This method of hardening is used about steels.
High-strength steels generally fall into three basic categories, classified by the strengthening mechanism employed. 1- solid-solution-strengthened steels (rephos steels) 2- grain-refined steels or High strength low alloy steels (HSLA) 3- Transformation-hardened steels
Transformation-hardened steels are the third type of high-strength steels.These steels use predominately higher levels of C and Mn along with heat treatment to increase strength. The finished product will have a duplex microstructure of ferrite with varying levels of degenerate martensite. This allows for varying levels of strength. There are three basic types of transformation-hardened steels. These are dual-phase (DP), transformation-induced plasticity (TRIP),and martensitic steels.
The annealing process for dual -phase steels consists of first holding the steel in the a + gama temperature region for a set period of time. During that time C and Mn diffuse into the austenite leaving a ferrite of greater purity. The steel is then quenched so that the austenite is transformed into martensite, and the ferrite remains on cooling. The steel is then subjected to a temper cycle to allow some level of martensite decomposition. By controlling the amount of martensite in the steel, as well as the degree of temper, the strength level can be controlled. Depending on processing and chemistry, the strength level can range from 350 to 960 MPa.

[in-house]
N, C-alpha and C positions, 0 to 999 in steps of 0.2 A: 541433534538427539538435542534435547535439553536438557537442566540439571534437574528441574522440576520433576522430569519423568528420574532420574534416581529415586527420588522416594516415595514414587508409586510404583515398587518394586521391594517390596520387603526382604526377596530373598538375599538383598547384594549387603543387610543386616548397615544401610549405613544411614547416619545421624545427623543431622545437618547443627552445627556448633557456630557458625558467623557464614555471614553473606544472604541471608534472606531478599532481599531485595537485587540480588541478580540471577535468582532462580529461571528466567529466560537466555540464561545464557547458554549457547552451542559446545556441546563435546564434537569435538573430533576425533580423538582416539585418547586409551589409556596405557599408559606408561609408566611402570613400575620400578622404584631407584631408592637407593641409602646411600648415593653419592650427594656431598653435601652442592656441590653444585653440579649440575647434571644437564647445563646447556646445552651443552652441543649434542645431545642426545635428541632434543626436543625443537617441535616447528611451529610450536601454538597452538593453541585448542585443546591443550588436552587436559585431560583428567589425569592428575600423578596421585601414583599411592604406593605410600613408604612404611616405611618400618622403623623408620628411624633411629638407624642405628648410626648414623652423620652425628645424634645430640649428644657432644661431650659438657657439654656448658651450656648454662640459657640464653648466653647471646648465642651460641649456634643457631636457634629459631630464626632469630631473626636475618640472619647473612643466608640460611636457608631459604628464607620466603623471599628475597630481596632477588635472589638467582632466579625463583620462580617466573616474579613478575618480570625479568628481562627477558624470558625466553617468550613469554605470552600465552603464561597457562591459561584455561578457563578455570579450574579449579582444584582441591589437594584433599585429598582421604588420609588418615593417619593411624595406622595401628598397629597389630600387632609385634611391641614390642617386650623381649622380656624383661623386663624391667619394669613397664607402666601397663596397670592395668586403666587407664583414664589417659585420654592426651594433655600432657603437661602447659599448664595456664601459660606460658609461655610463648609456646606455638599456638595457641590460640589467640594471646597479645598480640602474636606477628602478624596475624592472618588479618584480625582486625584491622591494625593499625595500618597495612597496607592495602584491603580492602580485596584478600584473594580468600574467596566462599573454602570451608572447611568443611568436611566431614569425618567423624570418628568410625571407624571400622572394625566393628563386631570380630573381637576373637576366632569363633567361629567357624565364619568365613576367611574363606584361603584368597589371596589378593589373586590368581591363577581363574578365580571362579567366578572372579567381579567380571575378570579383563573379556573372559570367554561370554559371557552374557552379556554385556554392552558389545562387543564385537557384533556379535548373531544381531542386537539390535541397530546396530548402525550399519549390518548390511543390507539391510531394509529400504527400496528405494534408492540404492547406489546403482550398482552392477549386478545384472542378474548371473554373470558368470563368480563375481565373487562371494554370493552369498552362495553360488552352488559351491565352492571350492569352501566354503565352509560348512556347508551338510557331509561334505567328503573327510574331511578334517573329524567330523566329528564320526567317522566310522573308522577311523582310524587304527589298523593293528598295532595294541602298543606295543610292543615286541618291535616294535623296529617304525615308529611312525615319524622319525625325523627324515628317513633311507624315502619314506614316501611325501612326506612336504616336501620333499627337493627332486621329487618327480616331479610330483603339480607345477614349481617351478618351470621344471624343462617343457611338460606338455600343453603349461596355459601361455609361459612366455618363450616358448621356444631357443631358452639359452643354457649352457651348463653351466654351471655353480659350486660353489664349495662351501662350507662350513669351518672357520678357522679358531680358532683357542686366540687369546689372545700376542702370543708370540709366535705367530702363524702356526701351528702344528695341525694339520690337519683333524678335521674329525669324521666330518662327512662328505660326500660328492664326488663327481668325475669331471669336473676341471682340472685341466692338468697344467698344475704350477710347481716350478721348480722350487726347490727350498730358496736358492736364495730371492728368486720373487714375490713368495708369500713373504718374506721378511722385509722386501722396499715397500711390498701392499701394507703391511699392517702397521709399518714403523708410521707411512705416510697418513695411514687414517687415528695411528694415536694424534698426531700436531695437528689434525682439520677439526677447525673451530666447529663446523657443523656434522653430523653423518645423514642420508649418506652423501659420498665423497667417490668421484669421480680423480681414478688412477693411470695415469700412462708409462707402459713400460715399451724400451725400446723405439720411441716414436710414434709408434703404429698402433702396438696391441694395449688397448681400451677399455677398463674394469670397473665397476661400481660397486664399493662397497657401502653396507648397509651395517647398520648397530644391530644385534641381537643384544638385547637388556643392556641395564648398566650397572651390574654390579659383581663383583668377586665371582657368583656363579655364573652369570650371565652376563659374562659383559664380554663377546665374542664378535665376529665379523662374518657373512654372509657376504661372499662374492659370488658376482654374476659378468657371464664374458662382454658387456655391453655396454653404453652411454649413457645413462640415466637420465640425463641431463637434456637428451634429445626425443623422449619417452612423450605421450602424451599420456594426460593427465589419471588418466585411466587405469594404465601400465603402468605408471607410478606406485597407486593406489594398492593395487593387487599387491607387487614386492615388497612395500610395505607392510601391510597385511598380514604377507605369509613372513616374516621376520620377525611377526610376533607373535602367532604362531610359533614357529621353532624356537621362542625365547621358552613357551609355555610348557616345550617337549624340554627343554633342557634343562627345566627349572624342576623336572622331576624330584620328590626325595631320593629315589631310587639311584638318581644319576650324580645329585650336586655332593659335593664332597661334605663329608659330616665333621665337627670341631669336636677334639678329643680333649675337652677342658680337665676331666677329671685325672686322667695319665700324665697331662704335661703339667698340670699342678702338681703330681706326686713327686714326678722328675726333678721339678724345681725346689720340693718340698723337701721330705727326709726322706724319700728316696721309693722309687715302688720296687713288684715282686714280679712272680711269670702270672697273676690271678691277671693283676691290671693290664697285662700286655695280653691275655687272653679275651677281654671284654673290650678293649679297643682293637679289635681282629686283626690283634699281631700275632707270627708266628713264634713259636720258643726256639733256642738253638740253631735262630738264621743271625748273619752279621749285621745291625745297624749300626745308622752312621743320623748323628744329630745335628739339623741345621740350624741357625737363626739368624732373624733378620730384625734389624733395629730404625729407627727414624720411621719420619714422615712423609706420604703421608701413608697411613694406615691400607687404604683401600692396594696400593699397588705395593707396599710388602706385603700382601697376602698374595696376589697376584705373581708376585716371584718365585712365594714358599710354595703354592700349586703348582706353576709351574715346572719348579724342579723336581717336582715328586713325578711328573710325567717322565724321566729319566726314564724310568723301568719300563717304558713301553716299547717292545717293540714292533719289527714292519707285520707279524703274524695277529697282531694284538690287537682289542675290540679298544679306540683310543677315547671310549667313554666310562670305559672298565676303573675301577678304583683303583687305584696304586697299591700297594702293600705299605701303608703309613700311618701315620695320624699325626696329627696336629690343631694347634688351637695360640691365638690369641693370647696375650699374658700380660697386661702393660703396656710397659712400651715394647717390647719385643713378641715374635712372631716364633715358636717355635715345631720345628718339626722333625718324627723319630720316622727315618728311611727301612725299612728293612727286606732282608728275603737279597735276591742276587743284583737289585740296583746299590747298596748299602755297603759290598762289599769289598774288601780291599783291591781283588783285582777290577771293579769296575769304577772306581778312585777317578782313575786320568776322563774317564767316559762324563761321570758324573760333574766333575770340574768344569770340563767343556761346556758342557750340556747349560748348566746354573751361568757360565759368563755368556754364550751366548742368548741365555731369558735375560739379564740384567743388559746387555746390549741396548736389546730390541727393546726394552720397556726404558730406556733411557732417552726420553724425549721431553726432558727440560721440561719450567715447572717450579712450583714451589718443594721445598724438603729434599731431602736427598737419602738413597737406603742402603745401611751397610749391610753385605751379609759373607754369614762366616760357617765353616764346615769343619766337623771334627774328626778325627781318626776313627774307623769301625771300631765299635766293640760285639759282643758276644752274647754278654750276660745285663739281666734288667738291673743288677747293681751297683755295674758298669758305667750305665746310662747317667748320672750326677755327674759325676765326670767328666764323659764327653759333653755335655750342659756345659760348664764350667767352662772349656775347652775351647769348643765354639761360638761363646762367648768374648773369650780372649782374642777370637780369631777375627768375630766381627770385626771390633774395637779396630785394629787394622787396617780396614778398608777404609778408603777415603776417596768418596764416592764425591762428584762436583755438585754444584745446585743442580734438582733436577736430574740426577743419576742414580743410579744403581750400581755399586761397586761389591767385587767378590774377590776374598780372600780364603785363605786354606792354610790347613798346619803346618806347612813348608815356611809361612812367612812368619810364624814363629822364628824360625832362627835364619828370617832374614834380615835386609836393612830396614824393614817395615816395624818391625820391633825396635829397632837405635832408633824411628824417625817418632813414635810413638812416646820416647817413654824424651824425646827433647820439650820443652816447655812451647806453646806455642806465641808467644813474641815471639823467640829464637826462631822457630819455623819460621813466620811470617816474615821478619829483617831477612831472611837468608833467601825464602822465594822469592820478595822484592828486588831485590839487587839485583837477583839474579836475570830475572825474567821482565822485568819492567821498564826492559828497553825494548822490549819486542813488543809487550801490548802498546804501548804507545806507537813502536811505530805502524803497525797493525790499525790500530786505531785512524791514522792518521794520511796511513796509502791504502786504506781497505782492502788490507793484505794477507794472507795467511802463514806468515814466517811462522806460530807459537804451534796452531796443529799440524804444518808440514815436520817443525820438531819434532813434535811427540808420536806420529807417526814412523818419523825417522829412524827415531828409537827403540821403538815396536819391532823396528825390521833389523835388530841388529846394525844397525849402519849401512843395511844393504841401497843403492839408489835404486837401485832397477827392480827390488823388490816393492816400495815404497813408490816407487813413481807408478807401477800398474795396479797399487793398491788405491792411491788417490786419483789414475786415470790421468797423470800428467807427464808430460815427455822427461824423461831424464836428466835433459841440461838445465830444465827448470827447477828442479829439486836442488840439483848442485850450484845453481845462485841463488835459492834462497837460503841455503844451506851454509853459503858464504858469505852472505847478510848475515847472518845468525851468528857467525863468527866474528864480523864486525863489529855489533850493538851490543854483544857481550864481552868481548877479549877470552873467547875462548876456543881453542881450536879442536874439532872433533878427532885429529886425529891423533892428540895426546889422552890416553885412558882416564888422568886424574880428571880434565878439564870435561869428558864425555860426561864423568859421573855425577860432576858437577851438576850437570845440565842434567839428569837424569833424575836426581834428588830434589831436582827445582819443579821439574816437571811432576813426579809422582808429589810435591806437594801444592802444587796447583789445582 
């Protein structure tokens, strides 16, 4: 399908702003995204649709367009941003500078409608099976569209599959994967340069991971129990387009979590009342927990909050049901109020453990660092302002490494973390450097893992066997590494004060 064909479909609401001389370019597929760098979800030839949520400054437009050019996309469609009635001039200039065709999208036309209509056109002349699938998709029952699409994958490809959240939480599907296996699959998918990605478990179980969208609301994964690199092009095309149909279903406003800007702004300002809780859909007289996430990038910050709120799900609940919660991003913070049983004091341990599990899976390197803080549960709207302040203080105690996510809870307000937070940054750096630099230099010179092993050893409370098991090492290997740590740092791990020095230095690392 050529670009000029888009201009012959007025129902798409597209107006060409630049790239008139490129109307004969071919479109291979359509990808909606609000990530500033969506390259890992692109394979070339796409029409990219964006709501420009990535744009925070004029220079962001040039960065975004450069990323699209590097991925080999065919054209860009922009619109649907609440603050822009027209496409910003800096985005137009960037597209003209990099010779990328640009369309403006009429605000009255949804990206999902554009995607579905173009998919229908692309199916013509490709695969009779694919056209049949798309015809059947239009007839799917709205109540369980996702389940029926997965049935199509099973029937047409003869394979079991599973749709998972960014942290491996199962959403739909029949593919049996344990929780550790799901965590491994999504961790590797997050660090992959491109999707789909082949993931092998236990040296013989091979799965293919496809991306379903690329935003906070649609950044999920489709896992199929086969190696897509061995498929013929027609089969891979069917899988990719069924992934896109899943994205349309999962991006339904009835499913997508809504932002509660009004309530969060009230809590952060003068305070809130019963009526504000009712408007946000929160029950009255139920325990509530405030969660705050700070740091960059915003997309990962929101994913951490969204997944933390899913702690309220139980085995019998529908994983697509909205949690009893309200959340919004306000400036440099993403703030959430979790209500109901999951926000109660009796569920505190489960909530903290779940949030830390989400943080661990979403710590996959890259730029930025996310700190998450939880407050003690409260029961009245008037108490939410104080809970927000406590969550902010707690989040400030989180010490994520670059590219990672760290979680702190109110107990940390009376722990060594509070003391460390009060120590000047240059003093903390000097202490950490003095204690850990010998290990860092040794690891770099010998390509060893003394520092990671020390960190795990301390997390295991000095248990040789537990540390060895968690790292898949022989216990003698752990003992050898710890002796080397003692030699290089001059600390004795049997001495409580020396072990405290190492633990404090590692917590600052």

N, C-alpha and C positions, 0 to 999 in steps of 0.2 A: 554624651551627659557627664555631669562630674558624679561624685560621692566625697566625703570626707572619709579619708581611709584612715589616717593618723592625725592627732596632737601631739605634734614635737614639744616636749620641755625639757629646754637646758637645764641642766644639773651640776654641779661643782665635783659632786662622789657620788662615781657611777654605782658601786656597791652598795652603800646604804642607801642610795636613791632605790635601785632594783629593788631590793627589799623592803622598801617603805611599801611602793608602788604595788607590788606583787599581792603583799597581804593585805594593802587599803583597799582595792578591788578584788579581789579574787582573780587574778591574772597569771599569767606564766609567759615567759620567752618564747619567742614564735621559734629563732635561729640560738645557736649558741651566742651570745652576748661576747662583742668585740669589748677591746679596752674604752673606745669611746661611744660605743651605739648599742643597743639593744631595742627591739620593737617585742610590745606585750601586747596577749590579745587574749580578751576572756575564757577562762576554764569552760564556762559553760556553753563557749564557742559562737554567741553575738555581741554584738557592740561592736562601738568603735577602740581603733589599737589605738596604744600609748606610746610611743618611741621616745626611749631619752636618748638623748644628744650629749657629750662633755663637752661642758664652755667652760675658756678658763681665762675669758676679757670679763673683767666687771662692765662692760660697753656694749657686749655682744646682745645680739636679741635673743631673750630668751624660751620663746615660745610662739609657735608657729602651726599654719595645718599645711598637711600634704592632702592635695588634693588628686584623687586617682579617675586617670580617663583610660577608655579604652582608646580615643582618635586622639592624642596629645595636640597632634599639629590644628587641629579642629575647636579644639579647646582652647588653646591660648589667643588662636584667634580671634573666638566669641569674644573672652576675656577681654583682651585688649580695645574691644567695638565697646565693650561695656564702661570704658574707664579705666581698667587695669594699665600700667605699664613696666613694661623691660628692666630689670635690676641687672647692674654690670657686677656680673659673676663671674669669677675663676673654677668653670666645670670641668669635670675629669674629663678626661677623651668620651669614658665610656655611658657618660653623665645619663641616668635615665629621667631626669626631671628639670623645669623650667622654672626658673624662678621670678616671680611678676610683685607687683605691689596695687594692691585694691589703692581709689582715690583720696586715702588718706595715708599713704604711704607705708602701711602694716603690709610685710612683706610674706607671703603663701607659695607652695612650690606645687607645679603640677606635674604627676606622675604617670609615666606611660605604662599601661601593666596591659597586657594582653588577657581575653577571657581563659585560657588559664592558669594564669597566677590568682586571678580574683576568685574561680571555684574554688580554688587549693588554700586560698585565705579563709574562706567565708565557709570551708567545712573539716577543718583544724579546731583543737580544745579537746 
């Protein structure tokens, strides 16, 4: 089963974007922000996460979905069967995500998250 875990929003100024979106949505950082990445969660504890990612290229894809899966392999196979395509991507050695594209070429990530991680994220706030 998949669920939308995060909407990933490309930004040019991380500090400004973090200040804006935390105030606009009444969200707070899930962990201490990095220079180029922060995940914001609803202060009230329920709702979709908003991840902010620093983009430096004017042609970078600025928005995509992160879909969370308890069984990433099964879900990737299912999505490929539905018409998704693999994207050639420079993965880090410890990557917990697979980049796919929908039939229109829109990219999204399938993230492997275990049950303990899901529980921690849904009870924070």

TRIP steels also use C and Mn, along with heat treatment, in order to retain small amounts of austenite and bainite in a ferrite matrix. Thermal processing for TRIP steels again involves annealing the steel in the a + g region for a period of time sufficient to allow C and Mn to diffuse into austenite. The steel is then quenched to a point above the martensite start temperature and held there. This allows the formation of bainite, an austenite decomposition product. While at this temperature, more C is allowed to enrich the retained austenite. This, in turn, lowers the martensite start temperature to below room temperature. Upon final quenching a metastable austenite is retained in the predominately ferrite matrix along with small amounts of bainite (and other forms of decomposed austenite). This combination of microstructures has the added benefits of higher strengths and resistance to necking during forming. This offers great improvements in formability over other high-strength steels. Essentially, as the TRIP steel is being formed, it becomes much stronger. Tensile strengths of TRIP steels are in the range of 600-960 MPa.
Martensitic steels are also high in C and Mn. These are fully quenched to martensite during processing. The martensite structure is then tempered back to the appropriate strength level, thus adding toughness to the steel. Tensile strengths for these steels range as high as 1500 MPa.
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